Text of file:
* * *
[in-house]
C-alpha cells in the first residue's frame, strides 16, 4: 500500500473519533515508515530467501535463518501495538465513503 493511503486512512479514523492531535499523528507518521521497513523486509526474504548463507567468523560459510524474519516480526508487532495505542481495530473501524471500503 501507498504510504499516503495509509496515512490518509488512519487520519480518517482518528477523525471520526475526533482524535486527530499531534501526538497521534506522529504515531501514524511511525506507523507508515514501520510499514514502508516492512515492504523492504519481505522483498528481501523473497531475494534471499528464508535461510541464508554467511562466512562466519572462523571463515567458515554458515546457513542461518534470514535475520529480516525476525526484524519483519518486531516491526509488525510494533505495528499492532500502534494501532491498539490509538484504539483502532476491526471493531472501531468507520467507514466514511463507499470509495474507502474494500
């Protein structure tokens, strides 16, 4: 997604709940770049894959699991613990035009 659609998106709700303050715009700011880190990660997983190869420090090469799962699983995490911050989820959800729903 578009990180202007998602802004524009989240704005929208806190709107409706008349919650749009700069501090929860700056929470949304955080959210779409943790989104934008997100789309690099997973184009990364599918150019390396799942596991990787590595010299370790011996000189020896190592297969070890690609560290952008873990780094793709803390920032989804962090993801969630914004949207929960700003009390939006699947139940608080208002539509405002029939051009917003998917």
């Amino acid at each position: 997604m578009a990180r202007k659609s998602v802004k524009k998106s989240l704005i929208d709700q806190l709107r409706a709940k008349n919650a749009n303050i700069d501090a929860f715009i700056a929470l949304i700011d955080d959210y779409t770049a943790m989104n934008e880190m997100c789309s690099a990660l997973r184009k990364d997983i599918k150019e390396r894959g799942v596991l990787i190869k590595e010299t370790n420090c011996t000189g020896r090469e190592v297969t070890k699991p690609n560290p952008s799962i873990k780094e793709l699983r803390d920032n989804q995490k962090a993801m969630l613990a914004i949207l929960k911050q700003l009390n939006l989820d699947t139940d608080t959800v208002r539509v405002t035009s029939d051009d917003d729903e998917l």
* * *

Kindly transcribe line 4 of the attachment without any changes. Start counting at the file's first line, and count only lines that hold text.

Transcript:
């Amino acid at each position: 997604m578009a990180r202007k659609s998602v802004k524009k998106s989240l704005i929208d709700q806190l709107r409706a709940k008349n919650a749009n303050i700069d501090a929860f715009i700056a929470l949304i700011d955080d959210y779409t770049a943790m989104n934008e880190m997100c789309s690099a990660l997973r184009k990364d997983i599918k150019e390396r894959g799942v596991l990787i190869k590595e010299t370790n420090c011996t000189g020896r090469e190592v297969t070890k699991p690609n560290p952008s799962i873990k780094e793709l699983r803390d920032n989804q995490k962090a993801m969630l613990a914004i949207l929960k911050q700003l009390n939006l989820d699947t139940d608080t959800v208002r539509v405002t035009s029939d051009d917003d729903e998917l």